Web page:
Top critical review
2 people found this helpful
Last hurrah for Hair Metal before grunge killed it off. Pretty impressive sales, but still the weakest of the Decade Trilogy., N
on 9 October 2012
ADRENALIZE, is, in many ways, not only the end of an era for Def Leppard, but for hair/pop metal as well. Between 1983, when PYROMANIA came out, and this album came out (in 1992), the band had endured tragedy and continual setbacks. Drummer Rick Allen lost an arm in a car accident, and had to learn how to play drums all over again. Steve Clarke drifted in and out of alcoholism, and went thru several rehab periods.
They tried recording the followup to HYSTERIA, but ultimately the project took forever to get off the ground due to Clarke's addiction problems. Eventually, Clarke had a six month leave of absence in 1990, and was found dead by his girlfriend in 1991. The band, rather than finding a replacement, decided to carry on as a quartet and finish the album. Not only that, their producer for PYROMANIA and HYSTERIA, Mutt Lange (Shaniah Twain's husband), jumped ship, producing Bryan Adam's rather dismal WAKING UP THE NEIGHBORS.
It helps to understand this history before you start listening to the album itself. In nearly a decade, Def Leppard only managed to produce three albums, mostly due to the aforementioned circumstances. And of these three albums, ADRENALIZE is easily the weakest.
For starts, the song writing has some issues. The best songs are those co-written with Steve Clarke, but without his talent, the whole album gets dragged down. It's not that the band really departs from their signature sound established on PYRO and HYSTERIA. All the bombastic hair metal that the 1980s junkies loved was here. Def Leppard crafed well polished hair metal that featured infectious melodies, panaromic scope, and an overall sense of contagious fun (something that was very lacking in 1992 in contemporary rock). Still, parts of the album fill stiff, and Phil Collens is simply no Steve Clark (Phil had to play the guitar parts set aside for Steve, as well as play his own parts by overdubbing). Also, some of the tracks are borderline ridiculous, especially the big single "Let's Get Rocked", which is a teenager telling his father he won't take out the trash or tidy his room, and imploring his friends "let's get the rock out of here." Lyrically puerile, and I confess it's rather hard to picture Joe Elliot, at the time over thirty, singing such adolescent lines. Just bad.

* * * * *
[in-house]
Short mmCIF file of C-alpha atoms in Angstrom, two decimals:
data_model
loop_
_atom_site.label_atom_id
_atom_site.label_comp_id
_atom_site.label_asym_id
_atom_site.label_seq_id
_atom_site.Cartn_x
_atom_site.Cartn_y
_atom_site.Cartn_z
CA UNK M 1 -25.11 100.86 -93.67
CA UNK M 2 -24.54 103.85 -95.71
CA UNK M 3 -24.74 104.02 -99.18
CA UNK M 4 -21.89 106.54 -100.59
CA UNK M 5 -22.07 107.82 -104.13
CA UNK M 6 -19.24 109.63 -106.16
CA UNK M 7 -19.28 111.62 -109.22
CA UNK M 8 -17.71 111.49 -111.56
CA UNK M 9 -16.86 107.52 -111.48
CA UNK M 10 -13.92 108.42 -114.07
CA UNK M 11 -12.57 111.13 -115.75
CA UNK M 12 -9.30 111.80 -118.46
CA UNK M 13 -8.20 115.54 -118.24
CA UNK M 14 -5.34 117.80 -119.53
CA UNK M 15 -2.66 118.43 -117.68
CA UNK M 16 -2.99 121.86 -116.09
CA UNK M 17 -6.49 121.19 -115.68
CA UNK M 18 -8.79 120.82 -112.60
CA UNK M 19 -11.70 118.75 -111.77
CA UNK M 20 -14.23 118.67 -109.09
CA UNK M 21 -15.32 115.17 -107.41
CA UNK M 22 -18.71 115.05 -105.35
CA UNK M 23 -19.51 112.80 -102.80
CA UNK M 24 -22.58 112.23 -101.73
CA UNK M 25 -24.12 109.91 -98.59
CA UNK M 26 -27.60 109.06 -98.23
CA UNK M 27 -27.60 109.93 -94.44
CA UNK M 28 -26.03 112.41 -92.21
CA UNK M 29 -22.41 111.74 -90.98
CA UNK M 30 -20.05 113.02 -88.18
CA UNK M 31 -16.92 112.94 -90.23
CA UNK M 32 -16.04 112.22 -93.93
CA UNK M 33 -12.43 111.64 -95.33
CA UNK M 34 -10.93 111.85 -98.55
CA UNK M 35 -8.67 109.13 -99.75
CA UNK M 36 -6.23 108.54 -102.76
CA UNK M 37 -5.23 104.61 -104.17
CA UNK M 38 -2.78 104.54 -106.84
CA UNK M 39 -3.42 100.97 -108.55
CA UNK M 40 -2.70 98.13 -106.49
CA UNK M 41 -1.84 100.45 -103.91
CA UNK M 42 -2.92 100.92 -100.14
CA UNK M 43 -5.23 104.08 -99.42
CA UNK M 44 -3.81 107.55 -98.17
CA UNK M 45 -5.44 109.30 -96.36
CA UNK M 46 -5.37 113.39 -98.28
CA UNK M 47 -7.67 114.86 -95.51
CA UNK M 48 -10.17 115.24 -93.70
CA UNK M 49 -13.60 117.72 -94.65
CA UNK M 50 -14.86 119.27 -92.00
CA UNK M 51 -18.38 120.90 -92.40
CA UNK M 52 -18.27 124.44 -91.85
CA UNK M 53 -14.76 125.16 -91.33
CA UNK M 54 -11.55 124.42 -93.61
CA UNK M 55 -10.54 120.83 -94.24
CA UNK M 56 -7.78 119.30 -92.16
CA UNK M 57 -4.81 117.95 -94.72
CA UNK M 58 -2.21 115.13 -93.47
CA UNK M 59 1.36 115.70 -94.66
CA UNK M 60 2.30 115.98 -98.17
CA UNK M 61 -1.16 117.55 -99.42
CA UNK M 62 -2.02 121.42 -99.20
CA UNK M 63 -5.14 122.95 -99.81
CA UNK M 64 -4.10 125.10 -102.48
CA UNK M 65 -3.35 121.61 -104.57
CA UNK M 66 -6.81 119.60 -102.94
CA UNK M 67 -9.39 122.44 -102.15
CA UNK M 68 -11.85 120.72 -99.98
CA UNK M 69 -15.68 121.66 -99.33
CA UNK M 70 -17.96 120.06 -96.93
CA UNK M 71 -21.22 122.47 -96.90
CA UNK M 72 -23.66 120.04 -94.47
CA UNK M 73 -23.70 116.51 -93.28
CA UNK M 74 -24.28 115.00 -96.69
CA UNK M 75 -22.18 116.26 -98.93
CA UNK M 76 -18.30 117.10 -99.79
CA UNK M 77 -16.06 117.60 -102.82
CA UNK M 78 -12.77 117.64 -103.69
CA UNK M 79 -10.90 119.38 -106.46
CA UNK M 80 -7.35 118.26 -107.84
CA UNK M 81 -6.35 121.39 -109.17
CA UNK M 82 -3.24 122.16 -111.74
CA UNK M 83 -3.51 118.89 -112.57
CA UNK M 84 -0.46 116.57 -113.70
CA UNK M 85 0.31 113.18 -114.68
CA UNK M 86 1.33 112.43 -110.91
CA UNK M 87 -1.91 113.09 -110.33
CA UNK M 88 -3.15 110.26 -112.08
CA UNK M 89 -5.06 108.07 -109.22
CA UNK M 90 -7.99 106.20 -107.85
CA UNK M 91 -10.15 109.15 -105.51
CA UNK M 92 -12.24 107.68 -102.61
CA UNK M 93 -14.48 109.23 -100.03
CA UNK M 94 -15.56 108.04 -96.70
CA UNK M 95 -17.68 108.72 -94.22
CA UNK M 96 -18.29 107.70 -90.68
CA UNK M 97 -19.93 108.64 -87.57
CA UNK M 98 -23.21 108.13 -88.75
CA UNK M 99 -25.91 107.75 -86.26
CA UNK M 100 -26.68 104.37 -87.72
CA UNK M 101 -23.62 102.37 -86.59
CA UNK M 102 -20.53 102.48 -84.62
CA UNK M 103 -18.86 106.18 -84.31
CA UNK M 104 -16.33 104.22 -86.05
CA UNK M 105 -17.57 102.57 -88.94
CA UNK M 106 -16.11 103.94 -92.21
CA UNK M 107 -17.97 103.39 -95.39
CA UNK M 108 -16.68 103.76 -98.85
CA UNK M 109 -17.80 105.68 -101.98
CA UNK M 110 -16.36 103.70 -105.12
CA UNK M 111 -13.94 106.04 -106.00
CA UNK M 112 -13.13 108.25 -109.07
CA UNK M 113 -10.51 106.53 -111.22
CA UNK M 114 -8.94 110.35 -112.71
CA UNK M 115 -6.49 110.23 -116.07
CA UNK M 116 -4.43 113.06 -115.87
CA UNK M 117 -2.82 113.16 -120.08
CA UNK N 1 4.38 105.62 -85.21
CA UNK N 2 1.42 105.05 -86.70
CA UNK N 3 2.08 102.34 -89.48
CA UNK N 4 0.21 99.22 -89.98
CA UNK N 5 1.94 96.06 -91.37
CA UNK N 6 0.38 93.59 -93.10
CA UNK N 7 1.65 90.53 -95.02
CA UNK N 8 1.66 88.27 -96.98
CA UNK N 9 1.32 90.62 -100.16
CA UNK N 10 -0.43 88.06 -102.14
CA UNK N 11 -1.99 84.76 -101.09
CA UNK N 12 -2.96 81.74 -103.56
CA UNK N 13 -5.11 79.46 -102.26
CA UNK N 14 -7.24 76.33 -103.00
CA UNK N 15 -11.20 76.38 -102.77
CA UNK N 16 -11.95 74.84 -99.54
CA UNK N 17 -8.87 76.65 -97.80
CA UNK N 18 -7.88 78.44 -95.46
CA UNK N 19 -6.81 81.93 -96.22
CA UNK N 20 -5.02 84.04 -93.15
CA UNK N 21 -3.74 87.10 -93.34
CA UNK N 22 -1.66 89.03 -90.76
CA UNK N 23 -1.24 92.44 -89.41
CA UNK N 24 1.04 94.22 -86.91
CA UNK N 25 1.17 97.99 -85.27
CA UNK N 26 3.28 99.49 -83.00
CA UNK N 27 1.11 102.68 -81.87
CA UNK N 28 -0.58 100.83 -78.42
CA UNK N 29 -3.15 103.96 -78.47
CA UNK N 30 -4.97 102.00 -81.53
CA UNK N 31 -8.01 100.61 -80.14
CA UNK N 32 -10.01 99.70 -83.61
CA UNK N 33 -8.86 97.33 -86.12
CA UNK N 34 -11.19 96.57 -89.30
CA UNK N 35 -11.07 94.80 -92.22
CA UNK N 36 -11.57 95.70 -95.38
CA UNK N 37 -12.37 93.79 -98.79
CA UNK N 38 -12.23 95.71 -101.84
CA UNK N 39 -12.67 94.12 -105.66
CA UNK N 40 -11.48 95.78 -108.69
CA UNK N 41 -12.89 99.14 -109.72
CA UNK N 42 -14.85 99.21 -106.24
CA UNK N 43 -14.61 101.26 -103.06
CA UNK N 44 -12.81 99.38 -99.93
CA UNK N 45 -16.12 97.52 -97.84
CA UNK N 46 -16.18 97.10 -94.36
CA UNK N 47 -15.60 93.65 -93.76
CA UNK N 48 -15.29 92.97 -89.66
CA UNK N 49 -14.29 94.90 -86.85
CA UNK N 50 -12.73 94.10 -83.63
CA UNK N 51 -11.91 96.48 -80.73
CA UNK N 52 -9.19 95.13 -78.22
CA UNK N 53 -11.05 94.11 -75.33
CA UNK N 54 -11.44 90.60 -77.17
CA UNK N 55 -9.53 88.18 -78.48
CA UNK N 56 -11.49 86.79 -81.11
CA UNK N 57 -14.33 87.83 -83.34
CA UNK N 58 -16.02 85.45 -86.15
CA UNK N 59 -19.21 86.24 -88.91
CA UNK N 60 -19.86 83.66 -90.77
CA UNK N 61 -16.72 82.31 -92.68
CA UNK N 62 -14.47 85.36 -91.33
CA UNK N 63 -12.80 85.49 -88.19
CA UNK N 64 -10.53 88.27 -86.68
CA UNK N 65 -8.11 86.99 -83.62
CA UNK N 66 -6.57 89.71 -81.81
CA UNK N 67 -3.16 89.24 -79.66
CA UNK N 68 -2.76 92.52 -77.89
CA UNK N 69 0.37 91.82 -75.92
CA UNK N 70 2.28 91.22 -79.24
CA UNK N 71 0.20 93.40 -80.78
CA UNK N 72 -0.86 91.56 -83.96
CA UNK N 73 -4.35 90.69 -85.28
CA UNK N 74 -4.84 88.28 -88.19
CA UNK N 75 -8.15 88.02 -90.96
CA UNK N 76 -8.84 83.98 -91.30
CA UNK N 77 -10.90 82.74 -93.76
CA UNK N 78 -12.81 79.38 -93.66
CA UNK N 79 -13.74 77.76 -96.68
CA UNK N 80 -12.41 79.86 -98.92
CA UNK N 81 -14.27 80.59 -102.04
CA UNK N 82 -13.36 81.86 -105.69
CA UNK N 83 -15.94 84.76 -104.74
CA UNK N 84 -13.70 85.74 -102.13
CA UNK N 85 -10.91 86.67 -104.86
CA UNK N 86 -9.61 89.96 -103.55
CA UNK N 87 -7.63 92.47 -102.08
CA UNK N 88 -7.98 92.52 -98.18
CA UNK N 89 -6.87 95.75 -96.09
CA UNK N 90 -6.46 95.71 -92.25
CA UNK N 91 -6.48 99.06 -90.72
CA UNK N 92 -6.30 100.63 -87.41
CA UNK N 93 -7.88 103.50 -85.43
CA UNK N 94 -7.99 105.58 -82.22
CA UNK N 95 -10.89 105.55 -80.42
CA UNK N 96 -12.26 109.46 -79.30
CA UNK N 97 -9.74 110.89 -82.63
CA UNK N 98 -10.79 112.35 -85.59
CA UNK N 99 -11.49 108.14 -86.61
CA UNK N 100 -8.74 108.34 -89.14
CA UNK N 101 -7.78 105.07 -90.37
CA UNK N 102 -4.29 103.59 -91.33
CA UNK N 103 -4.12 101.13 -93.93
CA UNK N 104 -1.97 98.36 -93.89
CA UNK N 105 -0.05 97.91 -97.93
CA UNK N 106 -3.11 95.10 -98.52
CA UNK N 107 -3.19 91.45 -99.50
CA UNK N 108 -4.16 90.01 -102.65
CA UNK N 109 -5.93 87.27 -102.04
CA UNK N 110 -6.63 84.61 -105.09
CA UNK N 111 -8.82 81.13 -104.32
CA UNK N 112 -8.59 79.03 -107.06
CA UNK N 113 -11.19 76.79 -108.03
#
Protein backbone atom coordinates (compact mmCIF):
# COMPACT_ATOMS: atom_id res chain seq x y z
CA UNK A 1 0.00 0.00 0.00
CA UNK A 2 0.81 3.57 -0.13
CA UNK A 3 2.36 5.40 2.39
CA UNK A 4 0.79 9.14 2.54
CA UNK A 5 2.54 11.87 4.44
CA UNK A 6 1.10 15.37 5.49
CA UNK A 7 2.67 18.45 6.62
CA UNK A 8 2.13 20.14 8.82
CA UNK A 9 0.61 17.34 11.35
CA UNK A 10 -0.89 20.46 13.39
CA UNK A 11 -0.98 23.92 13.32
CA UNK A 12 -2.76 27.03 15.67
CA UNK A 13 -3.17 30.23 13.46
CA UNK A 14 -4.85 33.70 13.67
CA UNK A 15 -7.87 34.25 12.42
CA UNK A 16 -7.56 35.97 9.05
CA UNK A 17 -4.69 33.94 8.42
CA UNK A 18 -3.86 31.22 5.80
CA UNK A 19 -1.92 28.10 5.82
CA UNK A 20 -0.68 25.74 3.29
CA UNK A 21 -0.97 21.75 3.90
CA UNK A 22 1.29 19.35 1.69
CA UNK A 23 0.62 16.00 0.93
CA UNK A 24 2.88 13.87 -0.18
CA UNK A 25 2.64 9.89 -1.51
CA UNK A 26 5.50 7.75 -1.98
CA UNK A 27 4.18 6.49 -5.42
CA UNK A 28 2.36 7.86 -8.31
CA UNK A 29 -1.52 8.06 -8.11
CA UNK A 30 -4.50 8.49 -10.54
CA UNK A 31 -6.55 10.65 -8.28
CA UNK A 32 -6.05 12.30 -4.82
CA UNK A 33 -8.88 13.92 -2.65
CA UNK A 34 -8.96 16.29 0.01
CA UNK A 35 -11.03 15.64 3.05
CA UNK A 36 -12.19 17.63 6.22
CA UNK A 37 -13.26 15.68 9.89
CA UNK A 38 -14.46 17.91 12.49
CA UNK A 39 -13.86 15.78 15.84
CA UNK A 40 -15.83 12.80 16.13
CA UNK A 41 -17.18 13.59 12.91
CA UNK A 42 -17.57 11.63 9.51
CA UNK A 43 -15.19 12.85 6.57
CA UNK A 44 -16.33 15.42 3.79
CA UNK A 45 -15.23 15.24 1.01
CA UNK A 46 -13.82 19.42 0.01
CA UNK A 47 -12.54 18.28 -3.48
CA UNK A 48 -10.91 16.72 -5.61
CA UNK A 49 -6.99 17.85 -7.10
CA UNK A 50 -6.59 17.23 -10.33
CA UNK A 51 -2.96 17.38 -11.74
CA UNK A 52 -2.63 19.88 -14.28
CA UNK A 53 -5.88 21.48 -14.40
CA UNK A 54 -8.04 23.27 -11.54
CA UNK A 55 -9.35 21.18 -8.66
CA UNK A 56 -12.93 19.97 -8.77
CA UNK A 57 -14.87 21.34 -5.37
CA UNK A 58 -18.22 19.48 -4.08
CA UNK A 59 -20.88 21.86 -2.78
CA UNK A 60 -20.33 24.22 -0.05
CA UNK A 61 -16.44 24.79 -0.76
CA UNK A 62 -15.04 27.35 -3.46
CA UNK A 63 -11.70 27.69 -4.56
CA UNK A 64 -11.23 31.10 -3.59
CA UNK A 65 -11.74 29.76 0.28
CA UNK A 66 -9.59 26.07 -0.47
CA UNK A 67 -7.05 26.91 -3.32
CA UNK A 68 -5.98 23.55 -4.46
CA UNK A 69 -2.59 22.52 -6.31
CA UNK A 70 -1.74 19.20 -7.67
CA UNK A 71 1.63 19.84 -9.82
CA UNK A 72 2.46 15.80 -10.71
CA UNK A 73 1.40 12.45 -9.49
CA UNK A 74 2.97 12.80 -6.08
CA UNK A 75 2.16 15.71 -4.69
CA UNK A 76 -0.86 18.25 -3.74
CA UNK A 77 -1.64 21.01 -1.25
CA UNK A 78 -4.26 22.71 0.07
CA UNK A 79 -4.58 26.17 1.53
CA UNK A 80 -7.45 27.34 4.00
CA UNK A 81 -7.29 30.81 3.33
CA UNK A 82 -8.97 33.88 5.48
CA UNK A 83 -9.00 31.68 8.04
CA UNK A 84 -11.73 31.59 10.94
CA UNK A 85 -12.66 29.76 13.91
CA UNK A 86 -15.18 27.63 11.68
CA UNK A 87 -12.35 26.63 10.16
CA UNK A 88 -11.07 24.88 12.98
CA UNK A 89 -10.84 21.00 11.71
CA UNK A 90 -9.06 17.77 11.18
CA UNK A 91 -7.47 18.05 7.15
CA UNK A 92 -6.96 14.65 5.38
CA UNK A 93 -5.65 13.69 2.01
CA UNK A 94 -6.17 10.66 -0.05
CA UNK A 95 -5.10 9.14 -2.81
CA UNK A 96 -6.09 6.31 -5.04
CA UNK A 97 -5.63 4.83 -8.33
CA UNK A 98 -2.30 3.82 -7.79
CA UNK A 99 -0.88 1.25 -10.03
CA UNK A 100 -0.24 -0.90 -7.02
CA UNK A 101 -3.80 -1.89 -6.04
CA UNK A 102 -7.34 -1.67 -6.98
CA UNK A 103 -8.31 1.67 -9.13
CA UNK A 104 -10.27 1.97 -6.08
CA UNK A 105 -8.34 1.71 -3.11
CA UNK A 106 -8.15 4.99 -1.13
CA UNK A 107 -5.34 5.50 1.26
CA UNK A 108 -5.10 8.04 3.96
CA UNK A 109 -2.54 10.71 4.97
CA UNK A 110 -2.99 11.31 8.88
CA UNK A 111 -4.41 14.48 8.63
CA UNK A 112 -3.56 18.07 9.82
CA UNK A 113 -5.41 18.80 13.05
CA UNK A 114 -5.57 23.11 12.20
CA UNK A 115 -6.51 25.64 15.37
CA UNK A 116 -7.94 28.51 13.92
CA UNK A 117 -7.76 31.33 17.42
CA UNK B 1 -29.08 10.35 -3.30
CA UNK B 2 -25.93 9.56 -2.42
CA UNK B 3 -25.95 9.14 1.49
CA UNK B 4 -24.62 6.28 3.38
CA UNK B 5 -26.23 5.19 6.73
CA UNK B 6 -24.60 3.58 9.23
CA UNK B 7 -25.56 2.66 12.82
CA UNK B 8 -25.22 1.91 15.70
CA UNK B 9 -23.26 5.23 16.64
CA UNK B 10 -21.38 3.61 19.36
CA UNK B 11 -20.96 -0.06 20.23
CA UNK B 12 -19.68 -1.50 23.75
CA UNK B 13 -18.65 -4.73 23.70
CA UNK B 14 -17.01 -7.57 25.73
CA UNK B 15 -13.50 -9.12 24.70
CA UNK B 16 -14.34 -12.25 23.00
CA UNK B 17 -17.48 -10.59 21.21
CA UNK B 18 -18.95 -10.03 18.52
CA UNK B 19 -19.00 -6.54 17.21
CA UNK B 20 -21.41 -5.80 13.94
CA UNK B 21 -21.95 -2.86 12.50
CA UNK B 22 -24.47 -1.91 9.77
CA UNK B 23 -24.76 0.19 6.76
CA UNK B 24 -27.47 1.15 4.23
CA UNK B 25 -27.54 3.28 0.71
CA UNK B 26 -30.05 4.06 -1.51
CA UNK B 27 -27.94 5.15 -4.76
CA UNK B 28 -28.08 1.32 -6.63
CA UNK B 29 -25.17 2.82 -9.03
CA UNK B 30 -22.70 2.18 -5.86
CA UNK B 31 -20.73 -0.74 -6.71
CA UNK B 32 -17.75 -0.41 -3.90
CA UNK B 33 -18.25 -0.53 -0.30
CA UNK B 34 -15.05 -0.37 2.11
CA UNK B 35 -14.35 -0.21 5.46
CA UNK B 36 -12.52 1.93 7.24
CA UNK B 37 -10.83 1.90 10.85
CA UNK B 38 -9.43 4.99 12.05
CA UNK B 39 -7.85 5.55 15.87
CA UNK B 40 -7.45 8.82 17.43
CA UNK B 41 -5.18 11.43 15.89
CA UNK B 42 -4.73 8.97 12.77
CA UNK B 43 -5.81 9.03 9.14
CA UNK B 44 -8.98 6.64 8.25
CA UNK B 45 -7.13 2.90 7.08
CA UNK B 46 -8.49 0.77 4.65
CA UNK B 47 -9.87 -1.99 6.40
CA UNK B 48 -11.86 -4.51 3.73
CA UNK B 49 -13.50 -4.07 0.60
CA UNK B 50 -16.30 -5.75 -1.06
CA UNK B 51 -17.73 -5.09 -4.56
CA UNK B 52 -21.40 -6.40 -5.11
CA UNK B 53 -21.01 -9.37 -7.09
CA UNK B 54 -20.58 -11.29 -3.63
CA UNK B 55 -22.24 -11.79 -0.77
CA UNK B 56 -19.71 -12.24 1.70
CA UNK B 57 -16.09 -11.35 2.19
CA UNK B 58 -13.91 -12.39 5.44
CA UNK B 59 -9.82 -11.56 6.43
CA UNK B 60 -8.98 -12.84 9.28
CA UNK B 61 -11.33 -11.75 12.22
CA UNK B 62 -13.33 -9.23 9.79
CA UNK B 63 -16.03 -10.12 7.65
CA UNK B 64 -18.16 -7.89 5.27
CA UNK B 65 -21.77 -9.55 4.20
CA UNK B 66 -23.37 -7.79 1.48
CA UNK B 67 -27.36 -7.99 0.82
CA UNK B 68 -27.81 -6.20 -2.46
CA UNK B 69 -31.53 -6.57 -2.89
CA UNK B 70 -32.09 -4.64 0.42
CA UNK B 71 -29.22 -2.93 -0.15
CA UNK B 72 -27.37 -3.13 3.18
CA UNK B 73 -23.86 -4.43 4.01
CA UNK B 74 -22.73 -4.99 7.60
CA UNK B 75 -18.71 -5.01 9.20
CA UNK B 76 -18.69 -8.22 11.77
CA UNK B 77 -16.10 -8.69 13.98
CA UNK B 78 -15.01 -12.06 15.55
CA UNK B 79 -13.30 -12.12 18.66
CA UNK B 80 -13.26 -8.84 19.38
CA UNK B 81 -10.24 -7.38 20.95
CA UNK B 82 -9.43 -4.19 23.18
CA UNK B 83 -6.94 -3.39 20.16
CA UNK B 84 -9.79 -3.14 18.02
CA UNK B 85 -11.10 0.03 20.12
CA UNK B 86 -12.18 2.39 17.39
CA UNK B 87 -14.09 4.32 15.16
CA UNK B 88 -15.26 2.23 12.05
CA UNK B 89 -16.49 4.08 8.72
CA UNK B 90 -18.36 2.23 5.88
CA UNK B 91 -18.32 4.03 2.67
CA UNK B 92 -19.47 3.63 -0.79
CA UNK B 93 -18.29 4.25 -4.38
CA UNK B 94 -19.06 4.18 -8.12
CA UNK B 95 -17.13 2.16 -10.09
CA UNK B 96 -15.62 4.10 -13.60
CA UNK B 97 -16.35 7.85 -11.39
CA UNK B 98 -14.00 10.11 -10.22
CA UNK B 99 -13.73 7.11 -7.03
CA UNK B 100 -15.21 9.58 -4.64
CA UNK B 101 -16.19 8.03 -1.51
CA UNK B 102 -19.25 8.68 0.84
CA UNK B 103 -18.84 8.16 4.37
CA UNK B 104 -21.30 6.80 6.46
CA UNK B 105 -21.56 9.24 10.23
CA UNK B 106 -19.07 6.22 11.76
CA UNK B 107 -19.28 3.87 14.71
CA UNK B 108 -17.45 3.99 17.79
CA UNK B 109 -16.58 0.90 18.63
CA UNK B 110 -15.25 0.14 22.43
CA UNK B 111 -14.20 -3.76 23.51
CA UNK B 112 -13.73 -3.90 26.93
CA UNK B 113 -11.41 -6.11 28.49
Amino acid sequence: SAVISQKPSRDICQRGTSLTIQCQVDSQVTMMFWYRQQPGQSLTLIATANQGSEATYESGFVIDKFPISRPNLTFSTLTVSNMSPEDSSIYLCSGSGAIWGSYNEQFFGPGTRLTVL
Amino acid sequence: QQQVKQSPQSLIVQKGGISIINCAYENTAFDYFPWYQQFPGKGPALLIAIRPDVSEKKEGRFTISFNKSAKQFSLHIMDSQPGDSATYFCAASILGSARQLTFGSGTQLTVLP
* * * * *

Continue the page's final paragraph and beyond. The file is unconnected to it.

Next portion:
For a Def Leppard album, ADRENALIZE is rather ballad heavy. Still, "Tonight" is one of their best all time songs. "Have You Ever Needed Someone So Bad" sounds like a rewrite, if not musically then lyrically, of the Bad Company song "If You Needed Somebody", which came out in 1990 just before this came out, and contemporary with the ADRENALZIE album. If the Bad Company track had any influence, I'm not sure, but they're both unrequited love and extremely similar.
The record itself, when it came out, sounded totally out of place from what was being bought by the public and played on radio stations. Grunge had taken over by this point, and Def Leppard, like Van Halen, was one of the few bands that managed to see their way through this difficult time for hair/pop metal bands of their ilk. What worked for PYRO and HYSTERIA, by the time this record came out, feels anachronistic and rather out of place in 1992. But that leads us to the sales statistics for this record.
Given the music industry's environment at that time, an era dominated by grunge and the "Seattle sound", amazingly ADRENALIZE went to number one both in the UK and America for five weeks straight. This would be the last hair-metal album that would go triple platinum and really reach such a wide-spread audience. Perhaps due to the lack of output by the band (only two records in nine years), the purchasing public rewarded the band for their efforts by buying the album in droves. This really was the last adrenaline rush that Hair/Pop metal would see before it was killed off by grunge.
Sadly, ADRENALIZE, though financially successful, sounds like a pale imitation of the band's former glories, but the imitation was good enough to satisfy a lot of the fan base. The album does have some of Leppard's best songs (especially "Tonight"), but it's easily the most dispensable of the Decade Trilogy.